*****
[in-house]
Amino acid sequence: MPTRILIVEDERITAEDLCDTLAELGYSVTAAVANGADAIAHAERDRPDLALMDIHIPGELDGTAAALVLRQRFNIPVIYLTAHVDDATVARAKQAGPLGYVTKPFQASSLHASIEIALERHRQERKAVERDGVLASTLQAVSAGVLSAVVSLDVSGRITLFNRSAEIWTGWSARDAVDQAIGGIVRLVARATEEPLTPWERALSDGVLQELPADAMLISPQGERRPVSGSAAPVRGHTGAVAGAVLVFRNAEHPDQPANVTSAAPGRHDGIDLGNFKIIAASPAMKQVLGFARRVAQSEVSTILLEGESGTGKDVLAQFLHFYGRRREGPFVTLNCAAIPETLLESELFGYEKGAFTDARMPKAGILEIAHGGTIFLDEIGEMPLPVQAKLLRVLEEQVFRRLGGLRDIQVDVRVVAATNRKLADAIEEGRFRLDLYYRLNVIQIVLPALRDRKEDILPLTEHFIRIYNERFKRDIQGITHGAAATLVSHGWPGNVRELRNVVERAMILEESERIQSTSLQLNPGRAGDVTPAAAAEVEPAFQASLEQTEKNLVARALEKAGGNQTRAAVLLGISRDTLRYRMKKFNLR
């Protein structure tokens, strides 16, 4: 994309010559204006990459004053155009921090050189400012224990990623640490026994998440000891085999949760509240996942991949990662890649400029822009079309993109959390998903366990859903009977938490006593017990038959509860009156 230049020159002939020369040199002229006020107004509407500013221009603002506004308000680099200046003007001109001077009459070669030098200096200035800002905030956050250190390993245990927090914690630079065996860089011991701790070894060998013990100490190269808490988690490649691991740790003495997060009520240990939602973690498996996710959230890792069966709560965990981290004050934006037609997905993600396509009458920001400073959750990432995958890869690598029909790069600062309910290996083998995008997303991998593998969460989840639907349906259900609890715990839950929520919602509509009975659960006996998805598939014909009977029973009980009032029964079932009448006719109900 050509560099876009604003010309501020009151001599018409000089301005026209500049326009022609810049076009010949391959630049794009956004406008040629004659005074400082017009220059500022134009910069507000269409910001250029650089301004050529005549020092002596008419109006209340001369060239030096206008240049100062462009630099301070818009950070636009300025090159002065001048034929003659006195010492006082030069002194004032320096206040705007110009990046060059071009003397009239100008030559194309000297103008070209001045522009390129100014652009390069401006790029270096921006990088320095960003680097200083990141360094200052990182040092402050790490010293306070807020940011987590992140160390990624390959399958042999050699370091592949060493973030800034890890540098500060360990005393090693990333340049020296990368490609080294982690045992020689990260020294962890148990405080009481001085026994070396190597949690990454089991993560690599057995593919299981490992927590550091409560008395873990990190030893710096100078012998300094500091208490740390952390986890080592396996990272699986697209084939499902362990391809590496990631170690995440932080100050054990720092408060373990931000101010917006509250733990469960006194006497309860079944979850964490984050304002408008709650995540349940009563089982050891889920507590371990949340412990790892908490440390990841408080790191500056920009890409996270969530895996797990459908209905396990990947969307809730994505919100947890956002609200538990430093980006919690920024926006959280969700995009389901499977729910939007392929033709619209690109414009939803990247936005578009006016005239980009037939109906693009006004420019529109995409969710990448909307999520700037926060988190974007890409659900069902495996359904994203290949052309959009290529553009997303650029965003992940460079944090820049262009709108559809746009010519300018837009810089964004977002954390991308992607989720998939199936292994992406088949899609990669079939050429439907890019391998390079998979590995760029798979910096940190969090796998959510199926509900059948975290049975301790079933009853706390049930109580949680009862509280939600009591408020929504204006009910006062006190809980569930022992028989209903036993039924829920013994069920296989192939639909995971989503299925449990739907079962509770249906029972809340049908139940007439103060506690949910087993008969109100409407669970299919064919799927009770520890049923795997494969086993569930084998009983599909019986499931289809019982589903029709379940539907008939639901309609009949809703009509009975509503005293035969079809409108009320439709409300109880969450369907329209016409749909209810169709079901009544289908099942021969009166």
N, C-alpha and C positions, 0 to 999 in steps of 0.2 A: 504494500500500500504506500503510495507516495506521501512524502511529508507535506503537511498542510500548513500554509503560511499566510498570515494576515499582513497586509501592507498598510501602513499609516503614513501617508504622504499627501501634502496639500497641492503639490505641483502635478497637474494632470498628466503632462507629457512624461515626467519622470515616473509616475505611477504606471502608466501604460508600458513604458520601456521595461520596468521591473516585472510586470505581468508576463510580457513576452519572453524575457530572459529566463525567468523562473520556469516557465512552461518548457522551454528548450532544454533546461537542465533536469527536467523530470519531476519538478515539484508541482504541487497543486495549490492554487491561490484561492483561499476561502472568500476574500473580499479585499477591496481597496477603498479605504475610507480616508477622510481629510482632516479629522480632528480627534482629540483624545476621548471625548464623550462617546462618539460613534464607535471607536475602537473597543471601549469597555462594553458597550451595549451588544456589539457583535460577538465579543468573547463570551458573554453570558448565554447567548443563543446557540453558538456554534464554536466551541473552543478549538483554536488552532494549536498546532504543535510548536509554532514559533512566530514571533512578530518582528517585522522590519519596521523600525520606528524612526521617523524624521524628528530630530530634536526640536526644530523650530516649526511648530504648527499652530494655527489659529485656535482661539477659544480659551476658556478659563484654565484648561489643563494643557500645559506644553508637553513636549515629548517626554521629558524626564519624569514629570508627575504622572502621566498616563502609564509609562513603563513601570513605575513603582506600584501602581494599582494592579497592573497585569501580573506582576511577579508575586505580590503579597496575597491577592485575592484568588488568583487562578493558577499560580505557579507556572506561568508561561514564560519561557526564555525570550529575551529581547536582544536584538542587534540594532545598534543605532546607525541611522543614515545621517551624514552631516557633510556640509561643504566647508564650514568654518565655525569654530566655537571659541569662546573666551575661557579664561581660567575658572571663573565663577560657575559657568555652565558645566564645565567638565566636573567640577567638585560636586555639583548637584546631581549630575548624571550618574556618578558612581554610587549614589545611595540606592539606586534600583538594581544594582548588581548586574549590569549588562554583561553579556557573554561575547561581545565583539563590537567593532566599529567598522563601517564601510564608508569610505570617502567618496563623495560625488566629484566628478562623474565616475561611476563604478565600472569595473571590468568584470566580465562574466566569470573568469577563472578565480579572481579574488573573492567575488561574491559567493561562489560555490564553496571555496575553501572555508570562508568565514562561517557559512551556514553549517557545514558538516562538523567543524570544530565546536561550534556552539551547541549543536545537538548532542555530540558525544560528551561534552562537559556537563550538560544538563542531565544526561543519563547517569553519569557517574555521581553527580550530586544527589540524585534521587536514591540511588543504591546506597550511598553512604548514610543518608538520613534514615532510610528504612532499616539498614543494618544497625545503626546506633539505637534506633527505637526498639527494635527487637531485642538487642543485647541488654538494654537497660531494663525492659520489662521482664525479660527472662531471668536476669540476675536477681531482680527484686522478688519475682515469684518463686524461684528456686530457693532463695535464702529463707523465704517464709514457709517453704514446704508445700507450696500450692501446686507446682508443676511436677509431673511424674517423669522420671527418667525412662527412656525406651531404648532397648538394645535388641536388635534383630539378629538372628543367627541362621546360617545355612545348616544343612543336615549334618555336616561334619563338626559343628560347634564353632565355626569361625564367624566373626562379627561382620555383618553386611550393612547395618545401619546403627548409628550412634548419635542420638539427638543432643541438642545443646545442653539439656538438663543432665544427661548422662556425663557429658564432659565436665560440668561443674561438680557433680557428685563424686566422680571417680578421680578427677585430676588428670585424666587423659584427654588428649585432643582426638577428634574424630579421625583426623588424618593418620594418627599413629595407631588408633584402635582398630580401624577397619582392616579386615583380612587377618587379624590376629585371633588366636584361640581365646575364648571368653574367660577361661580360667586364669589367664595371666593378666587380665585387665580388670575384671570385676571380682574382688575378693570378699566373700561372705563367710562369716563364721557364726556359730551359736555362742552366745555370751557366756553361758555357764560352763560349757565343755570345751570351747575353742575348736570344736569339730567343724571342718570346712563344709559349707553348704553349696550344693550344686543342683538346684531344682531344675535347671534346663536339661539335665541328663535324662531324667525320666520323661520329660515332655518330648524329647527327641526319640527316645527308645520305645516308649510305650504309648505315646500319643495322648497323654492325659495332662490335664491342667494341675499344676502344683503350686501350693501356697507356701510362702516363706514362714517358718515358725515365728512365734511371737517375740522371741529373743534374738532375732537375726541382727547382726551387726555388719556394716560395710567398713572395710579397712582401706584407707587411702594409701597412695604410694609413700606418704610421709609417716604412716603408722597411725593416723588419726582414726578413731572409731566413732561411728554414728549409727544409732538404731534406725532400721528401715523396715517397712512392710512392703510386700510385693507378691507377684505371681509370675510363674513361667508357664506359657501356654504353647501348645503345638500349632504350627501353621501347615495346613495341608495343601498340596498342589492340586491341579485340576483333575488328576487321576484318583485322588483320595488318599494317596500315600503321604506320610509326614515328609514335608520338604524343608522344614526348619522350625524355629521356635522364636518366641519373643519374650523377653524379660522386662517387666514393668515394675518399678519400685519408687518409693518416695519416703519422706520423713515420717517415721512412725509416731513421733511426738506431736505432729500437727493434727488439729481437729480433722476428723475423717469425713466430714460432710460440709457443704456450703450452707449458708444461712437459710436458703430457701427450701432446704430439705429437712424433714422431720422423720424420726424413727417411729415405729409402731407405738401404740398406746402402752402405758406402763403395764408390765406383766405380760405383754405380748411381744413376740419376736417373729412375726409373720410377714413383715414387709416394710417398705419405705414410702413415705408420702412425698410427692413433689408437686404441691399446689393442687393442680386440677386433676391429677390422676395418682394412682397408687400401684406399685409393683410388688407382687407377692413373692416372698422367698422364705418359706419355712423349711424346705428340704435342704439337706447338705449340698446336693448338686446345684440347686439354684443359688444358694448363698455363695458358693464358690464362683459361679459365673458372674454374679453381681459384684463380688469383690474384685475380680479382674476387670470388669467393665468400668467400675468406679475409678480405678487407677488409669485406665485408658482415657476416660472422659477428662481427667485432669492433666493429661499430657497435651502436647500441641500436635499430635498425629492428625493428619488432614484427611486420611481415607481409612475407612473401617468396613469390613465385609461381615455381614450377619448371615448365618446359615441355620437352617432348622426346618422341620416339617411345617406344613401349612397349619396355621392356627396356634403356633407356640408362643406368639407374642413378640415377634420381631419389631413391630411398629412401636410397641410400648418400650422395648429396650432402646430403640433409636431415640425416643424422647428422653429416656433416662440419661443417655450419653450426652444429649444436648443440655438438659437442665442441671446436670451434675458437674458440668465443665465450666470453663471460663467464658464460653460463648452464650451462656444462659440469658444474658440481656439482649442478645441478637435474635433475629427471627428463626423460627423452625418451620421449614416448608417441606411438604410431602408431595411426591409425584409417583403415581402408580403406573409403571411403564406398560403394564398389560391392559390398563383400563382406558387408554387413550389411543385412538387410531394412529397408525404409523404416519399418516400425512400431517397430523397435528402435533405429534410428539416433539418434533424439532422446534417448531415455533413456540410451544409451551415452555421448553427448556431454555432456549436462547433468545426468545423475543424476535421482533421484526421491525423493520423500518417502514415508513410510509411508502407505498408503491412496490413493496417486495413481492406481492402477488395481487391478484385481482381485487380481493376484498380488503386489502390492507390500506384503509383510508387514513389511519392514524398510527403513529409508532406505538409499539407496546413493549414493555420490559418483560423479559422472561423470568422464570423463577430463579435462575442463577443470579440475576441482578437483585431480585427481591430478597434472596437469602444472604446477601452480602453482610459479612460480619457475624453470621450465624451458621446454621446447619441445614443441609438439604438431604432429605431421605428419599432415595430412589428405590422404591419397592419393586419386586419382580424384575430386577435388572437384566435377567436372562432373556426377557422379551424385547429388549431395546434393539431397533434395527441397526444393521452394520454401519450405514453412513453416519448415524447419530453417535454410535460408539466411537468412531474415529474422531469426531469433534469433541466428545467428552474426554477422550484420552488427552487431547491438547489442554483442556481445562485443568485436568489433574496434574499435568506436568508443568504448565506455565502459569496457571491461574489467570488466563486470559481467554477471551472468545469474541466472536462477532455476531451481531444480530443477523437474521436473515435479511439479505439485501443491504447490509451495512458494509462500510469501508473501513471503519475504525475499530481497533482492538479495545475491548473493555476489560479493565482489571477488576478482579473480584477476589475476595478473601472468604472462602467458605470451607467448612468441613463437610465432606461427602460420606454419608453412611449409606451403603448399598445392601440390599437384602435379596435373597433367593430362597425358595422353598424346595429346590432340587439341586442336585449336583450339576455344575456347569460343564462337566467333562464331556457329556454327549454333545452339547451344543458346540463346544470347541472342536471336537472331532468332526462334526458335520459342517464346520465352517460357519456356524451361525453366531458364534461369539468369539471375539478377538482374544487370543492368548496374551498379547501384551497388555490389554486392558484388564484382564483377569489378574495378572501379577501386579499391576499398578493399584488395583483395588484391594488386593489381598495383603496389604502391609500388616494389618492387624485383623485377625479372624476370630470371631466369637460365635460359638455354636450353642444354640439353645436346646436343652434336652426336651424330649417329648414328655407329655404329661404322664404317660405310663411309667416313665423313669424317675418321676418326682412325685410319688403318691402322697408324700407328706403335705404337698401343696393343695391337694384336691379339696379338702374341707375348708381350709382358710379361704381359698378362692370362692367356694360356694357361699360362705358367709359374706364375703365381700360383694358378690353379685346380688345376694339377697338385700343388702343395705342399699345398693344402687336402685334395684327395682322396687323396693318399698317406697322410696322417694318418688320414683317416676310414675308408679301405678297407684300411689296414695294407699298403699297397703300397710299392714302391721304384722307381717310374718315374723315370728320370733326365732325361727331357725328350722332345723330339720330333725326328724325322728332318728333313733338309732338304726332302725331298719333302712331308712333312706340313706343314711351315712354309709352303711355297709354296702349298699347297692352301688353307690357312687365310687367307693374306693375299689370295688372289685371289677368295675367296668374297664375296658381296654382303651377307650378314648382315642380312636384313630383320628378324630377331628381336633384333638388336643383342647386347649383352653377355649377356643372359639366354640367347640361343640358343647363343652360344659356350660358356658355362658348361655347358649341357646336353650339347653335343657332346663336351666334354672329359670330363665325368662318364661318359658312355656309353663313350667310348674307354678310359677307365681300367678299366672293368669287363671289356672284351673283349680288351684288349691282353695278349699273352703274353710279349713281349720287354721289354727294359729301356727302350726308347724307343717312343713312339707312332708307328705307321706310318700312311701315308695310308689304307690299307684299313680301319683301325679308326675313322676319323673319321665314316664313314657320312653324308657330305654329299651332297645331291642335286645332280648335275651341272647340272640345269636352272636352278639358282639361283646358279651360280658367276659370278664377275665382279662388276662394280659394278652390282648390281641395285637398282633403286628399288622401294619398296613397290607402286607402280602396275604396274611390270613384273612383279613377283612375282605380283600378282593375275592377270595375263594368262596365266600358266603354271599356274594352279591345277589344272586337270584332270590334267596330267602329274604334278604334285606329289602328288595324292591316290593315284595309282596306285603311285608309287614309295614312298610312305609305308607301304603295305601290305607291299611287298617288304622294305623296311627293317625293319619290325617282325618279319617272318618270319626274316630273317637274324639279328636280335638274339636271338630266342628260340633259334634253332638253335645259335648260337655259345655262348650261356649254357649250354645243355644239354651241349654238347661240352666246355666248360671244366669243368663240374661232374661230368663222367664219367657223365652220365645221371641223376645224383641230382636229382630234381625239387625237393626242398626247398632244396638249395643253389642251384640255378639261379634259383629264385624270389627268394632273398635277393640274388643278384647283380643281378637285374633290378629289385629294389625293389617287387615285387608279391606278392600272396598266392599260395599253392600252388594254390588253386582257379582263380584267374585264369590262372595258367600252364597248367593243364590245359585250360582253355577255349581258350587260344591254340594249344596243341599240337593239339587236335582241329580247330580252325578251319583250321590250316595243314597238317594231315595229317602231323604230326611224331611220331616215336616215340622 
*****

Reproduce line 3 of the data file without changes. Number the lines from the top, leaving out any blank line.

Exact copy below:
């Protein structure tokens, strides 16, 4: 994309010559204006990459004053155009921090050189400012224990990623640490026994998440000891085999949760509240996942991949990662890649400029822009079309993109959390998903366990859903009977938490006593017990038959509860009156 230049020159002939020369040199002229006020107004509407500013221009603002506004308000680099200046003007001109001077009459070669030098200096200035800002905030956050250190390993245990927090914690630079065996860089011991701790070894060998013990100490190269808490988690490649691991740790003495997060009520240990939602973690498996996710959230890792069966709560965990981290004050934006037609997905993600396509009458920001400073959750990432995958890869690598029909790069600062309910290996083998995008997303991998593998969460989840639907349906259900609890715990839950929520919602509509009975659960006996998805598939014909009977029973009980009032029964079932009448006719109900 050509560099876009604003010309501020009151001599018409000089301005026209500049326009022609810049076009010949391959630049794009956004406008040629004659005074400082017009220059500022134009910069507000269409910001250029650089301004050529005549020092002596008419109006209340001369060239030096206008240049100062462009630099301070818009950070636009300025090159002065001048034929003659006195010492006082030069002194004032320096206040705007110009990046060059071009003397009239100008030559194309000297103008070209001045522009390129100014652009390069401006790029270096921006990088320095960003680097200083990141360094200052990182040092402050790490010293306070807020940011987590992140160390990624390959399958042999050699370091592949060493973030800034890890540098500060360990005393090693990333340049020296990368490609080294982690045992020689990260020294962890148990405080009481001085026994070396190597949690990454089991993560690599057995593919299981490992927590550091409560008395873990990190030893710096100078012998300094500091208490740390952390986890080592396996990272699986697209084939499902362990391809590496990631170690995440932080100050054990720092408060373990931000101010917006509250733990469960006194006497309860079944979850964490984050304002408008709650995540349940009563089982050891889920507590371990949340412990790892908490440390990841408080790191500056920009890409996270969530895996797990459908209905396990990947969307809730994505919100947890956002609200538990430093980006919690920024926006959280969700995009389901499977729910939007392929033709619209690109414009939803990247936005578009006016005239980009037939109906693009006004420019529109995409969710990448909307999520700037926060988190974007890409659900069902495996359904994203290949052309959009290529553009997303650029965003992940460079944090820049262009709108559809746009010519300018837009810089964004977002954390991308992607989720998939199936292994992406088949899609990669079939050429439907890019391998390079998979590995760029798979910096940190969090796998959510199926509900059948975290049975301790079933009853706390049930109580949680009862509280939600009591408020929504204006009910006062006190809980569930022992028989209903036993039924829920013994069920296989192939639909995971989503299925449990739907079962509770249906029972809340049908139940007439103060506690949910087993008969109100409407669970299919064919799927009770520890049923795997494969086993569930084998009983599909019986499931289809019982589903029709379940539907008939639901309609009949809703009509009975509503005293035969079809409108009320439709409300109880969450369907329209016409749909209810169709079901009544289908099942021969009166």